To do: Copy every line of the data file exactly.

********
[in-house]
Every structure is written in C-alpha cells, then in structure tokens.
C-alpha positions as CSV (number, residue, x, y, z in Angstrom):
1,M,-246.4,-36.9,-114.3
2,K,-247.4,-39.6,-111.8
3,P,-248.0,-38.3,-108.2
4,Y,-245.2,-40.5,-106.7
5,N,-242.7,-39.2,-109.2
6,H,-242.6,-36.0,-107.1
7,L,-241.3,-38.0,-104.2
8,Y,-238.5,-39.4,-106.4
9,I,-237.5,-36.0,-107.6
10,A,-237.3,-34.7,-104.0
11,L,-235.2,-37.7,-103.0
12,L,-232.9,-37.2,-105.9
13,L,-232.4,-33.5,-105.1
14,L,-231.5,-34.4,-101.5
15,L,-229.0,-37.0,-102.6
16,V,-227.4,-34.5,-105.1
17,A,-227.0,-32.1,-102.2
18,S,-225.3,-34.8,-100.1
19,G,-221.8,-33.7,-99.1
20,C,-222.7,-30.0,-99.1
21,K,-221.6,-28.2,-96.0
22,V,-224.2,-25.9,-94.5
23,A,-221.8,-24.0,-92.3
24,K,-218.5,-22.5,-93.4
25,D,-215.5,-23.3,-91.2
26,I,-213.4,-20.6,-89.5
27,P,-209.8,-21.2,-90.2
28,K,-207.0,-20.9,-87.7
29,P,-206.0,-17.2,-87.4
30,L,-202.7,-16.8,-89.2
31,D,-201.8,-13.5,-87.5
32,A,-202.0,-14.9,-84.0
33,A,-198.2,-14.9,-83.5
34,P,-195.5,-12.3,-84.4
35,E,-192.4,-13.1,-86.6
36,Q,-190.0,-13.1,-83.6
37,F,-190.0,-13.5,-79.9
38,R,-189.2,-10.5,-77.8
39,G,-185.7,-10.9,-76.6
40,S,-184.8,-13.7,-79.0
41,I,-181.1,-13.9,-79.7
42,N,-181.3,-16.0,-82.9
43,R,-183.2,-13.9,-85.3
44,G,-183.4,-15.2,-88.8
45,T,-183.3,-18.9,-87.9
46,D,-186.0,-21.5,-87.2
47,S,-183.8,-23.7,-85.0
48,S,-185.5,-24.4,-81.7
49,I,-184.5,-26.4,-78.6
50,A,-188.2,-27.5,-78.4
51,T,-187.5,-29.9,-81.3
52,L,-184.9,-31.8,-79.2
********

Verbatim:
[in-house]
Every structure is written in C-alpha cells, then in structure tokens.
C-alpha positions as CSV (number, residue, x, y, z in Angstrom):
1,M,-246.4,-36.9,-114.3
2,K,-247.4,-39.6,-111.8
3,P,-248.0,-38.3,-108.2
4,Y,-245.2,-40.5,-106.7
5,N,-242.7,-39.2,-109.2
6,H,-242.6,-36.0,-107.1
7,L,-241.3,-38.0,-104.2
8,Y,-238.5,-39.4,-106.4
9,I,-237.5,-36.0,-107.6
10,A,-237.3,-34.7,-104.0
11,L,-235.2,-37.7,-103.0
12,L,-232.9,-37.2,-105.9
13,L,-232.4,-33.5,-105.1
14,L,-231.5,-34.4,-101.5
15,L,-229.0,-37.0,-102.6
16,V,-227.4,-34.5,-105.1
17,A,-227.0,-32.1,-102.2
18,S,-225.3,-34.8,-100.1
19,G,-221.8,-33.7,-99.1
20,C,-222.7,-30.0,-99.1
21,K,-221.6,-28.2,-96.0
22,V,-224.2,-25.9,-94.5
23,A,-221.8,-24.0,-92.3
24,K,-218.5,-22.5,-93.4
25,D,-215.5,-23.3,-91.2
26,I,-213.4,-20.6,-89.5
27,P,-209.8,-21.2,-90.2
28,K,-207.0,-20.9,-87.7
29,P,-206.0,-17.2,-87.4
30,L,-202.7,-16.8,-89.2
31,D,-201.8,-13.5,-87.5
32,A,-202.0,-14.9,-84.0
33,A,-198.2,-14.9,-83.5
34,P,-195.5,-12.3,-84.4
35,E,-192.4,-13.1,-86.6
36,Q,-190.0,-13.1,-83.6
37,F,-190.0,-13.5,-79.9
38,R,-189.2,-10.5,-77.8
39,G,-185.7,-10.9,-76.6
40,S,-184.8,-13.7,-79.0
41,I,-181.1,-13.9,-79.7
42,N,-181.3,-16.0,-82.9
43,R,-183.2,-13.9,-85.3
44,G,-183.4,-15.2,-88.8
45,T,-183.3,-18.9,-87.9
46,D,-186.0,-21.5,-87.2
47,S,-183.8,-23.7,-85.0
48,S,-185.5,-24.4,-81.7
49,I,-184.5,-26.4,-78.6
50,A,-188.2,-27.5,-78.4
51,T,-187.5,-29.9,-81.3
52,L,-184.9,-31.8,-79.2